Progressives worry about consequences of new ‘tough on crime’ bills
Sen. Vin Gopal said the Legislature must be "responsive" to rises in crime statewide. (Hal Brown for New Jersey Monitor)
Progressives and community advocates are pushing back against Democratic lawmakers who are sponsoring a series of tough-on-crime bills, arguing legislators are using outdated tactics that threaten to roll back hard-fought criminal justice reforms.
Democrats in recent weeks have introduced or advanced bills that would establish new crimes and upgrade penalties for existing crimes, targeting people accused of everything from auto theft to assaulting youth sports leaders to possessing fentanyl. Eight such bills advanced out of Senate committees Monday.
“What worries me is that we’ll be increasingly increasing penalties and putting more people in jails,” said Marleina Ubel of the New Jersey Policy Perspective, a Trenton-based progressive think tank. “We know it will impact the most vulnerable in New Jersey, which has the highest Black/white disparity in incarceration in the country,” she said.
Ubel noted one bill that would redefine burglary by removing the intent to commit a crime from the law, meaning someone who enters a house but doesn’t steal could still be charged with a second-degree felony. Under the bill, the accused would face a minimum of five years in prison.
Other bills would extend sentences for repeat car thieves and create a new, separate provision for stolen cars; upgrade auto theft crimes committed by juveniles and establish a crime for participants in auto theft rings; upgrade other car trafficking crimes; and expand penalties for stealing a master car key.
Sen. Paul Sarlo (D-Bergen), prime sponsor of those bills, defended them as common sense measures necessary to keep the public safe. He said new data on an increase in auto thefts proves lawmakers need to take a closer look at what’s driving the rise.
Another sponsor, Sen. Vin Gopal (D-Monmouth), agreed. He said he holds biweekly meetings to discuss auto thefts, and noted one house was hit three times within a few weeks.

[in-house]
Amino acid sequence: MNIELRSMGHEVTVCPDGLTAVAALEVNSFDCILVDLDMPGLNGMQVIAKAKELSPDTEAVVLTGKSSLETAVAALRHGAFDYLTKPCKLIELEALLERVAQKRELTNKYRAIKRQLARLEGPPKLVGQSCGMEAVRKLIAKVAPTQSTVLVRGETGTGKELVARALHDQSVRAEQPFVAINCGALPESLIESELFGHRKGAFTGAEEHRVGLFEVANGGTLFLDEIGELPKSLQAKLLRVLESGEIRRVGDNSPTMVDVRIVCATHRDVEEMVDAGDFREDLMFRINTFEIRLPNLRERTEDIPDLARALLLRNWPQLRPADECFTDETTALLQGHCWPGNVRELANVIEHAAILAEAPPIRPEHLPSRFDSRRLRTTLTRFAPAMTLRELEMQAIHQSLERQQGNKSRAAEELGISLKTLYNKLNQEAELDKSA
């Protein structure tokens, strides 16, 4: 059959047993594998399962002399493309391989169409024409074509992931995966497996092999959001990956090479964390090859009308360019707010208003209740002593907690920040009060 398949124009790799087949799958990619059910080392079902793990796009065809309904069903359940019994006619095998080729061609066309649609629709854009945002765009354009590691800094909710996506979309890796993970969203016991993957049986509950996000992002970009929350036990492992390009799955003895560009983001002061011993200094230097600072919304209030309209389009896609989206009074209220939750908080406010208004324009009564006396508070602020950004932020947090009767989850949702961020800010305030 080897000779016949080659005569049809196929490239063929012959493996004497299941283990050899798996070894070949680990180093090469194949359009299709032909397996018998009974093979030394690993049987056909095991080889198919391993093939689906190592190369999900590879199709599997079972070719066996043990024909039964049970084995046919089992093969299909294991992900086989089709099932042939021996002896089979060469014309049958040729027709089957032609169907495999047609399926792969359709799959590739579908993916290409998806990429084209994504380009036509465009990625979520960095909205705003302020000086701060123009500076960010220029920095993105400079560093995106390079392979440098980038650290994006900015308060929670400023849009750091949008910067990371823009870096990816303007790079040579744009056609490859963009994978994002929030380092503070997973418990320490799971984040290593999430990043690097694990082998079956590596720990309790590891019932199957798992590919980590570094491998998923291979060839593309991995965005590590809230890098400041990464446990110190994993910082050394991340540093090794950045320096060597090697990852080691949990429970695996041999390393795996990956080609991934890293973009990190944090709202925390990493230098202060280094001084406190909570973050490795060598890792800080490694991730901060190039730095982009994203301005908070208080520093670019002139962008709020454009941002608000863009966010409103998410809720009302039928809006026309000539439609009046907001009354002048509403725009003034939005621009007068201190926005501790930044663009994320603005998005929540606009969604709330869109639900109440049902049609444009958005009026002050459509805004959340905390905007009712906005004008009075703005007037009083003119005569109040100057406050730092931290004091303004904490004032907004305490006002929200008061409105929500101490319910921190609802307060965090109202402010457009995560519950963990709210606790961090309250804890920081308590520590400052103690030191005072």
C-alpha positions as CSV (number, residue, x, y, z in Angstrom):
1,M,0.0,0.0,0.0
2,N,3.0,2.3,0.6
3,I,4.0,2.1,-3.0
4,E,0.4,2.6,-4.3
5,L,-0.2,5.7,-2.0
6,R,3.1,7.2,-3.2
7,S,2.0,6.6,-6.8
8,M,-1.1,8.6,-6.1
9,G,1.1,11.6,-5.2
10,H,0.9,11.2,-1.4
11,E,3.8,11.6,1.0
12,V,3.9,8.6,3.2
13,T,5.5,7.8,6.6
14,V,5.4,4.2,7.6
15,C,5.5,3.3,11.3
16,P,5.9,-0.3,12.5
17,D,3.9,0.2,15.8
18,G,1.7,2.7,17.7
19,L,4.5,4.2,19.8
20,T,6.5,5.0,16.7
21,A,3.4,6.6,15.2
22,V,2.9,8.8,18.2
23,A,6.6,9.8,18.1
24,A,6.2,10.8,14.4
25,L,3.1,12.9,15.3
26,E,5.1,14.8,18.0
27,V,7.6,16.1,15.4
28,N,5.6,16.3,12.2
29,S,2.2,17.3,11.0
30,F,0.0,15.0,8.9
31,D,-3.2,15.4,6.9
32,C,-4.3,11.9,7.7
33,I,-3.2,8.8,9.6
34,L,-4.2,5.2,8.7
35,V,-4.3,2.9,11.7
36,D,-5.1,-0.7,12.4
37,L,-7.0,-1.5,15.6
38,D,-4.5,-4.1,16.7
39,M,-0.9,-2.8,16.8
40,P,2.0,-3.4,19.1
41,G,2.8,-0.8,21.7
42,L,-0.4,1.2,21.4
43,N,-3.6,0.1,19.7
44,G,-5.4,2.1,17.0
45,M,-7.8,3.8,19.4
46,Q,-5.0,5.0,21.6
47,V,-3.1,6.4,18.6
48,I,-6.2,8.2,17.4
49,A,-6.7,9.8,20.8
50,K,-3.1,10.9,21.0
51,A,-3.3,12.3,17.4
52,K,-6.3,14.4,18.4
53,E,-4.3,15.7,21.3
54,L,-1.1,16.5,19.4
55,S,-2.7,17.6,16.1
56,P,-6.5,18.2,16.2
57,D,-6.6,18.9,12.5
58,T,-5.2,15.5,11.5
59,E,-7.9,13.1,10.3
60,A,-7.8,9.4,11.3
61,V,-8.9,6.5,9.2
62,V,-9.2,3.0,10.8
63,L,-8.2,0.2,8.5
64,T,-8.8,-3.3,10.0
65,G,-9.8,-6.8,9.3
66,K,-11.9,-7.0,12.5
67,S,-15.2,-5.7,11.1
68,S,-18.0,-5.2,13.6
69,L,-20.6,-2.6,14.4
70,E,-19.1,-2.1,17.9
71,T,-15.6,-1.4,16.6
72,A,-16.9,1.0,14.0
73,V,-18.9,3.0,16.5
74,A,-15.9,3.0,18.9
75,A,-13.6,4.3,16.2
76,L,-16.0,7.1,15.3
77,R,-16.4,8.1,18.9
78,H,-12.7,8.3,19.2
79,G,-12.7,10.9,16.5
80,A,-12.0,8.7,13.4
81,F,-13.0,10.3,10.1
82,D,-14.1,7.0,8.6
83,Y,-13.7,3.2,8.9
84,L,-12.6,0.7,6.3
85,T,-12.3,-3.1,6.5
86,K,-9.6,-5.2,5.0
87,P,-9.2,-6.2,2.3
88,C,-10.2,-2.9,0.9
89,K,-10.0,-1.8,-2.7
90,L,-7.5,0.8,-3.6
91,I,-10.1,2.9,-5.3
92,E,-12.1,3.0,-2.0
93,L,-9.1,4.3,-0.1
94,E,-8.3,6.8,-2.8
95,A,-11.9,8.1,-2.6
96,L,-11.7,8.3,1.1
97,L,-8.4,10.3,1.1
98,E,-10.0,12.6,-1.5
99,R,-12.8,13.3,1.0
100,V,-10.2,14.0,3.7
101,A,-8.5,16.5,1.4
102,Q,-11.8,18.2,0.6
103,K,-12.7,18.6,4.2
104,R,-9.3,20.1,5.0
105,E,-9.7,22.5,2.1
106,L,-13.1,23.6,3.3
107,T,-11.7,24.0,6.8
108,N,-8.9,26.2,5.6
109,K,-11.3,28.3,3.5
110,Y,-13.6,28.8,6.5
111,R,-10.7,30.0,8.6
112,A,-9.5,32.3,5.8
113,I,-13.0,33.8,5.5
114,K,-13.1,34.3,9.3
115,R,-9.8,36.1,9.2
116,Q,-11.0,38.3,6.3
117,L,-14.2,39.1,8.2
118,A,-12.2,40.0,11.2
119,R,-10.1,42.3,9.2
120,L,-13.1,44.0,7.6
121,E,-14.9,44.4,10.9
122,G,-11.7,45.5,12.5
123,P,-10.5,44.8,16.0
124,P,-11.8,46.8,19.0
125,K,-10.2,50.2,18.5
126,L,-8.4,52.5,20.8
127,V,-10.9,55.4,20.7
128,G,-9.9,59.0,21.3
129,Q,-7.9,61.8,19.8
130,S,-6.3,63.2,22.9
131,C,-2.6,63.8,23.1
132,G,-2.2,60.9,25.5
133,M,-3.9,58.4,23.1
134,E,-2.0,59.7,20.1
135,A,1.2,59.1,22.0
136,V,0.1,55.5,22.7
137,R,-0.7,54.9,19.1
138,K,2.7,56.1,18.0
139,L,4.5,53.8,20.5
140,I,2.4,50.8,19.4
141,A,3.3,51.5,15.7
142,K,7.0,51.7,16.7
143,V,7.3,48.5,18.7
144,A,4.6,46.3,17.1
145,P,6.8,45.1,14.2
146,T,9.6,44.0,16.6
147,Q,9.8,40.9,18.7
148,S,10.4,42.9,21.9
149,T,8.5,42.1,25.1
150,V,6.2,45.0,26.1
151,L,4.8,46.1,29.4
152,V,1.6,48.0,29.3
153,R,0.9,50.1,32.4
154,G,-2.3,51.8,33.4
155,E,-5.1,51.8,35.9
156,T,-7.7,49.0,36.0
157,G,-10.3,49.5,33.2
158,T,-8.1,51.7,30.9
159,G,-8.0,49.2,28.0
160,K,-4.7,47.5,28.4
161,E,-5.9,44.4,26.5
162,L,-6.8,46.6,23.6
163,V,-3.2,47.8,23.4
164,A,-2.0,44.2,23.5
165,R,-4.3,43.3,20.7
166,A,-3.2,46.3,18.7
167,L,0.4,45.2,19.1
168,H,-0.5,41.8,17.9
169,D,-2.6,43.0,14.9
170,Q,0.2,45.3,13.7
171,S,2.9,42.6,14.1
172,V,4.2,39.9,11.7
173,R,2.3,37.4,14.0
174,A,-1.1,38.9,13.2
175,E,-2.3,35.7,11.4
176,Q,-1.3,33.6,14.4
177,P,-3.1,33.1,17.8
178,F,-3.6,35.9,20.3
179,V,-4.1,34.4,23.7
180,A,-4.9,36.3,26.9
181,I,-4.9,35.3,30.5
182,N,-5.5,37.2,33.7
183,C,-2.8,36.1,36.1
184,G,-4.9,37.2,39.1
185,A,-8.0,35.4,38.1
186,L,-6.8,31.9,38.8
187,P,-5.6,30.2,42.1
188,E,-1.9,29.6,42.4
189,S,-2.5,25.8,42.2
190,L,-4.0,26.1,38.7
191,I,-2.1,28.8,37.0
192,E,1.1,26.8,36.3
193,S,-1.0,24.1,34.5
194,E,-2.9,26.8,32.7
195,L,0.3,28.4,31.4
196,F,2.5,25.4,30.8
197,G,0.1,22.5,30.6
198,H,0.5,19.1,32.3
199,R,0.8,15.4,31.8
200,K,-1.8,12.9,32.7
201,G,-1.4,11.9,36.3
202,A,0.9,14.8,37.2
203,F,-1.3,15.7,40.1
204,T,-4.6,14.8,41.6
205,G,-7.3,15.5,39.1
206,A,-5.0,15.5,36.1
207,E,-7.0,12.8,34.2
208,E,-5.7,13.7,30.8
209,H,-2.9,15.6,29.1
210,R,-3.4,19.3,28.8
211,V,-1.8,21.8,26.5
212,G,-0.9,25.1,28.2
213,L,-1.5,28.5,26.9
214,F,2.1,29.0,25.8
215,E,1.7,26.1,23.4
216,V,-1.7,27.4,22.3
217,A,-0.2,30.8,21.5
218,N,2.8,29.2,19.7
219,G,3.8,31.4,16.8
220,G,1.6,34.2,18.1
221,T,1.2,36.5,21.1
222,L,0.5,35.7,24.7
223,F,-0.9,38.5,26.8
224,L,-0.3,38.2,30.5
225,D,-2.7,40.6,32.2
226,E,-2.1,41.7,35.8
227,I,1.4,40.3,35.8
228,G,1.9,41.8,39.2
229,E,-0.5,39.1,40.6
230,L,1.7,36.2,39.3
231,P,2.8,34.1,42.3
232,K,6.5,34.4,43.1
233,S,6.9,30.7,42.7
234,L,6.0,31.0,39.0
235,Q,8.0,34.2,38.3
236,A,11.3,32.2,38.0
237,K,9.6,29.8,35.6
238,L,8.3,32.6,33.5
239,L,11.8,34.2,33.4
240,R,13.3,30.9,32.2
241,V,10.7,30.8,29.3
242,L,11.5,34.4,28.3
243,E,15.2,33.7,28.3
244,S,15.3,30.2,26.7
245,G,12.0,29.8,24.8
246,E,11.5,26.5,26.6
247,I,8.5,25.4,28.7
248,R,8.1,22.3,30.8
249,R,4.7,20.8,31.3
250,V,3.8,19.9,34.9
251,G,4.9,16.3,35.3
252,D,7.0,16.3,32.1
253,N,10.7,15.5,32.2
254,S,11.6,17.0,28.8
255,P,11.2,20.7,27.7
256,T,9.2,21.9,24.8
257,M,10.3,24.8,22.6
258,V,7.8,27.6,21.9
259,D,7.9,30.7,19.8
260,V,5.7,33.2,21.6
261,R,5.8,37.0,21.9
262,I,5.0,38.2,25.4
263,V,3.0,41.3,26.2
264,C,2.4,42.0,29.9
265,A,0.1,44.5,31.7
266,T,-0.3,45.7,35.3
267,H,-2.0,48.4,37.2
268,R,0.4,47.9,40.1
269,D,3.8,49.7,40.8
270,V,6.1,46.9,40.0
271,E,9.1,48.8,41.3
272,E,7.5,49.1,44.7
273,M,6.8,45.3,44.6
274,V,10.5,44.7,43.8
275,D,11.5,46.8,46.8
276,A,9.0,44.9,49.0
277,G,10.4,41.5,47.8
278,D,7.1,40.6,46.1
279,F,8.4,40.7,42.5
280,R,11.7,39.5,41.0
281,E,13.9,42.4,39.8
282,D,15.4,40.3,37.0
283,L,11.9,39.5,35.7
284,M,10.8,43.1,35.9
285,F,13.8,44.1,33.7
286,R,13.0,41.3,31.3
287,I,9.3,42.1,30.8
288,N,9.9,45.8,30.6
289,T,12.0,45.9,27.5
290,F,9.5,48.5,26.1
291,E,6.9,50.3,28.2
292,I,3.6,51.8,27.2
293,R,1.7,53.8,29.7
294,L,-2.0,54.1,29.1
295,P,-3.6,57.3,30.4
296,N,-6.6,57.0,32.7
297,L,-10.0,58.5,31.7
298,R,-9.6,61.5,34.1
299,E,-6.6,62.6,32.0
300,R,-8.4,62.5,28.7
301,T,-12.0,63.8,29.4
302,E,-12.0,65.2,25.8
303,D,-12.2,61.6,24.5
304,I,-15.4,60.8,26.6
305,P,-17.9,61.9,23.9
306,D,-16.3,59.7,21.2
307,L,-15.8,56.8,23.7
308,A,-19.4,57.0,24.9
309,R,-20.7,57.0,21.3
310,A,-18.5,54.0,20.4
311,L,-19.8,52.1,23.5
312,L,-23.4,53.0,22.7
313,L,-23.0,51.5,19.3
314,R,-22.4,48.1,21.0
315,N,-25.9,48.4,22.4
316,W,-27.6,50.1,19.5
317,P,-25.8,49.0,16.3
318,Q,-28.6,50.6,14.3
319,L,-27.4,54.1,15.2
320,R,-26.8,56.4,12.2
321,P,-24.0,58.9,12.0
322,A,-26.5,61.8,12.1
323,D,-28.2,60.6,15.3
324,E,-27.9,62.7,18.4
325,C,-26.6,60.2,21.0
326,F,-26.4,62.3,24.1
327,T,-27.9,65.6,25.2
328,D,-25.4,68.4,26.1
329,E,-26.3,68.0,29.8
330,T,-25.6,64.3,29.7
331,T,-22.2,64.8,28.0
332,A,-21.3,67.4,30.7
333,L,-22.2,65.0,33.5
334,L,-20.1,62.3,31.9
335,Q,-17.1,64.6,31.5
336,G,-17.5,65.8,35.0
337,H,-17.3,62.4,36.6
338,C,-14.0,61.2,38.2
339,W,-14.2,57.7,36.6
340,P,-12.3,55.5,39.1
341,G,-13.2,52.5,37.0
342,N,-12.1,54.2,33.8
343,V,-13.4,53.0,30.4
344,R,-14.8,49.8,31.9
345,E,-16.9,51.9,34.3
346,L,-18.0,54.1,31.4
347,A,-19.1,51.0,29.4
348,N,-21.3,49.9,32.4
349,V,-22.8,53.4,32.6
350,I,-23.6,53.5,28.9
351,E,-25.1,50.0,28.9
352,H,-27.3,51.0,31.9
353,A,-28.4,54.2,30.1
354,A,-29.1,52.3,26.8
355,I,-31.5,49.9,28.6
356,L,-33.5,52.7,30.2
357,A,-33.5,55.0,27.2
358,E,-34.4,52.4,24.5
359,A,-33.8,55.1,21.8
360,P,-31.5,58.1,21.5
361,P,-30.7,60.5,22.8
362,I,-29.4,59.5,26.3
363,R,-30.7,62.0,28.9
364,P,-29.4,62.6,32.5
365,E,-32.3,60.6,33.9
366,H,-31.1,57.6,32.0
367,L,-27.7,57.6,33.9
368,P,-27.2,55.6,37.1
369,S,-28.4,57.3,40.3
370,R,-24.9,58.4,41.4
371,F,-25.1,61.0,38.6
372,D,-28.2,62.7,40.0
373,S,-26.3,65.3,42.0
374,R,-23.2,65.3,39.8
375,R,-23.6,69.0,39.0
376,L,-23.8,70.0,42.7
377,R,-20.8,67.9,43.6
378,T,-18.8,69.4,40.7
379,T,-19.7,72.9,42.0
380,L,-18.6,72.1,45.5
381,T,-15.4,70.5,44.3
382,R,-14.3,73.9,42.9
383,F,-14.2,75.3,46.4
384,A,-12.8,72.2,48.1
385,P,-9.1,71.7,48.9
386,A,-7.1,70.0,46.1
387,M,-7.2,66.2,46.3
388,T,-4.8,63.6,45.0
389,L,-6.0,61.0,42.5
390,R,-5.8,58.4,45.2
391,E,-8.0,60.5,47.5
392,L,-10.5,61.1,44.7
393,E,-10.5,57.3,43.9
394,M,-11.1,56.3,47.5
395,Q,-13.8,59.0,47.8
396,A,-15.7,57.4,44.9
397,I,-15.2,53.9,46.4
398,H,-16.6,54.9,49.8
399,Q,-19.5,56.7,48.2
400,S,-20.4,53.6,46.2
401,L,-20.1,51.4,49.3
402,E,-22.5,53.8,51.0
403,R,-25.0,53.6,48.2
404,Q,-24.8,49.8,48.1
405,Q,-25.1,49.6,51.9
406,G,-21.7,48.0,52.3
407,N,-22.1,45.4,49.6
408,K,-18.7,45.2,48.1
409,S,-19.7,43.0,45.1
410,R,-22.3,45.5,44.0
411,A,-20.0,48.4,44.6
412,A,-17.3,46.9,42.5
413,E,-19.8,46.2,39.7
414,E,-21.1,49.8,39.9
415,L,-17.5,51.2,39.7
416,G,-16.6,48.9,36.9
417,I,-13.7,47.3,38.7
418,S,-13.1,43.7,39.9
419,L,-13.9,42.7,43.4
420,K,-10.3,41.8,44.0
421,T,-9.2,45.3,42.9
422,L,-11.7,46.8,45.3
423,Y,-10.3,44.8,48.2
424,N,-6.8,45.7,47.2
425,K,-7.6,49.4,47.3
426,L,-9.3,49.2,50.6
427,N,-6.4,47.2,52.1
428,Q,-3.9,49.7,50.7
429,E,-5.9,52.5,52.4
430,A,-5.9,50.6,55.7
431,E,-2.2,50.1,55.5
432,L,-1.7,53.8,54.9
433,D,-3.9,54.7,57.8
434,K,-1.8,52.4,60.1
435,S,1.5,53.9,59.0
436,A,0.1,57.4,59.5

“Crime is through the roof, and we’ve got to be responsive, and we’ve got individuals who are hitting the same houses multiple times, so I think these are just good steps to try to deter crime,” Gopal said in a phone interview.
The Murphy administration says a spike in car thefts seen when the pandemic began is showing signs of slowing. Car thefts were down 13% when comparing September to December 2022 with the same period the prior year, according to figures the Attorney General’s Office provided to NJ Advance Media. There were 4,734 car thefts reported from September to December of last year, compared to 5,420 during the same months in 2021.
Activists claim the policies touted by Sarlo, Gopal, and other Democrats are reminiscent of 1990s-era crime bills responsible for a dramatic rise in the prison population. In December, the ACLU and 20 other groups sent a letter to Senate and Assembly members opposing bills they say “aren’t based on evidence, data or justice. They rely on biased and inaccurate claims … for political gains at an enormous human cost.”
A bill aimed at upgrading penalties for crimes involving dealing or possessing heroin and/or fentanyl was slammed by activists during a three-hour hearing of the Senate Judiciary Committee Monday.
Many of the witnesses, including counselors and people in recovery from heroin addiction, expressed fear the legislation would take away opportunities for people struggling with addiction. Instead, they said, the bills, if signed into law, would land them in jail, cutting off their access to social services.
New penalties might lead to people thinking twice if they witness an overdose, and would eventually lead some to take other, stronger synthetic opioids to avoid new legal risks associated with fentanyl, warned Caitlin O’Neill, co-director of the New Jersey Harm Reduction Coalition.
“The demand for the street drug market is not going away, and it has not gone away in the 50-plus years of harsher drug war enforcement. What these bills will do is destroy the people who use drugs and the people who live in neighborhoods targeted by the drug overdose,” said O’Neill, a survivor of an opioid overdose.
Gopal said his office is looking at what witnesses “weighed in on at the hearings, and we’ll take their testimonies and try to navigate their concerns.”
Sarlo stressed the legislation is aimed at drug dealers, not people struggling with addiction. New Jersey had the 17th highest rate of overdose deaths in the country in 2019, according to federal data.
“We’re not going after folks with addiction or mental health. We know bail reform is working at keeping people out of jail, and we’re going to continue down that path,” he said. “We’re looking at the repeat offenders who are creating these networks and trafficking young kids, so no, we’re not going backwards.”
Ubel argued none of the bills advanced Monday would accomplish that intent. She’d rather see investments in diversion programs, local initiatives, community street teams, harm reduction services, housing, and access to mental health services and health care.
She added her concerns aren’t those just of progressive advocates — community leaders and residents who don’t want to see increasing crime rates oppose them as well.
“We all want safe communities. These bills might actually make it worse,” she said.
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